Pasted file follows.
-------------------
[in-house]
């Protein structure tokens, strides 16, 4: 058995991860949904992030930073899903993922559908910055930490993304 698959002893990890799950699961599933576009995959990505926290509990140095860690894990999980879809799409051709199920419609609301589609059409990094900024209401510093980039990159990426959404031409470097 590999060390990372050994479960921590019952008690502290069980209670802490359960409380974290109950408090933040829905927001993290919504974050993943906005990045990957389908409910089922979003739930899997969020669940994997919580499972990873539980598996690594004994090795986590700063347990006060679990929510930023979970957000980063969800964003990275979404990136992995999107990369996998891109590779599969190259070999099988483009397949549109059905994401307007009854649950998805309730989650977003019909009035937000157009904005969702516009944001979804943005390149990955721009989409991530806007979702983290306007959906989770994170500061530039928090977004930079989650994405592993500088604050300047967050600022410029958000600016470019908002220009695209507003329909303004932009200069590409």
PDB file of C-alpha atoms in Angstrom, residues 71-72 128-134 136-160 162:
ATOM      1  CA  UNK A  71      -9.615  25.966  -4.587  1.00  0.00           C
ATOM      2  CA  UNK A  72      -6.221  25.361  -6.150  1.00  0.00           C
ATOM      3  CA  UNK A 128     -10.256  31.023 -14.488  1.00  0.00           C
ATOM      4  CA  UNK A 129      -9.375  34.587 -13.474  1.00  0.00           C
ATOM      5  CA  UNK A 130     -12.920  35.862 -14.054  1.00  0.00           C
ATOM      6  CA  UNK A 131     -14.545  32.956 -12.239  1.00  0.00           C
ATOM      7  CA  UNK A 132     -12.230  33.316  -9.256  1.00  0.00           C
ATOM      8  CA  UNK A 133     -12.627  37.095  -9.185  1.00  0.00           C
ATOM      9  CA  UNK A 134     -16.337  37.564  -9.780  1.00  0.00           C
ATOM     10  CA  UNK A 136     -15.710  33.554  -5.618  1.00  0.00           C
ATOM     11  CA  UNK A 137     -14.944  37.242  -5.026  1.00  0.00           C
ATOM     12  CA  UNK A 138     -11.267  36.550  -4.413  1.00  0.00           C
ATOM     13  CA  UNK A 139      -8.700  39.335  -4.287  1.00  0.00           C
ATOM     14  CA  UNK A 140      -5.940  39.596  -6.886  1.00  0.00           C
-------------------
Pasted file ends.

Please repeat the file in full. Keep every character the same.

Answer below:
[in-house]
């Protein structure tokens, strides 16, 4: 058995991860949904992030930073899903993922559908910055930490993304 698959002893990890799950699961599933576009995959990505926290509990140095860690894990999980879809799409051709199920419609609301589609059409990094900024209401510093980039990159990426959404031409470097 590999060390990372050994479960921590019952008690502290069980209670802490359960409380974290109950408090933040829905927001993290919504974050993943906005990045990957389908409910089922979003739930899997969020669940994997919580499972990873539980598996690594004994090795986590700063347990006060679990929510930023979970957000980063969800964003990275979404990136992995999107990369996998891109590779599969190259070999099988483009397949549109059905994401307007009854649950998805309730989650977003019909009035937000157009904005969702516009944001979804943005390149990955721009989409991530806007979702983290306007959906989770994170500061530039928090977004930079989650994405592993500088604050300047967050600022410029958000600016470019908002220009695209507003329909303004932009200069590409």
PDB file of C-alpha atoms in Angstrom, residues 71-72 128-134 136-160 162:
ATOM      1  CA  UNK A  71      -9.615  25.966  -4.587  1.00  0.00           C
ATOM      2  CA  UNK A  72      -6.221  25.361  -6.150  1.00  0.00           C
ATOM      3  CA  UNK A 128     -10.256  31.023 -14.488  1.00  0.00           C
ATOM      4  CA  UNK A 129      -9.375  34.587 -13.474  1.00  0.00           C
ATOM      5  CA  UNK A 130     -12.920  35.862 -14.054  1.00  0.00           C
ATOM      6  CA  UNK A 131     -14.545  32.956 -12.239  1.00  0.00           C
ATOM      7  CA  UNK A 132     -12.230  33.316  -9.256  1.00  0.00           C
ATOM      8  CA  UNK A 133     -12.627  37.095  -9.185  1.00  0.00           C
ATOM      9  CA  UNK A 134     -16.337  37.564  -9.780  1.00  0.00           C
ATOM     10  CA  UNK A 136     -15.710  33.554  -5.618  1.00  0.00           C
ATOM     11  CA  UNK A 137     -14.944  37.242  -5.026  1.00  0.00           C
ATOM     12  CA  UNK A 138     -11.267  36.550  -4.413  1.00  0.00           C
ATOM     13  CA  UNK A 139      -8.700  39.335  -4.287  1.00  0.00           C
ATOM     14  CA  UNK A 140      -5.940  39.596  -6.886  1.00  0.00           C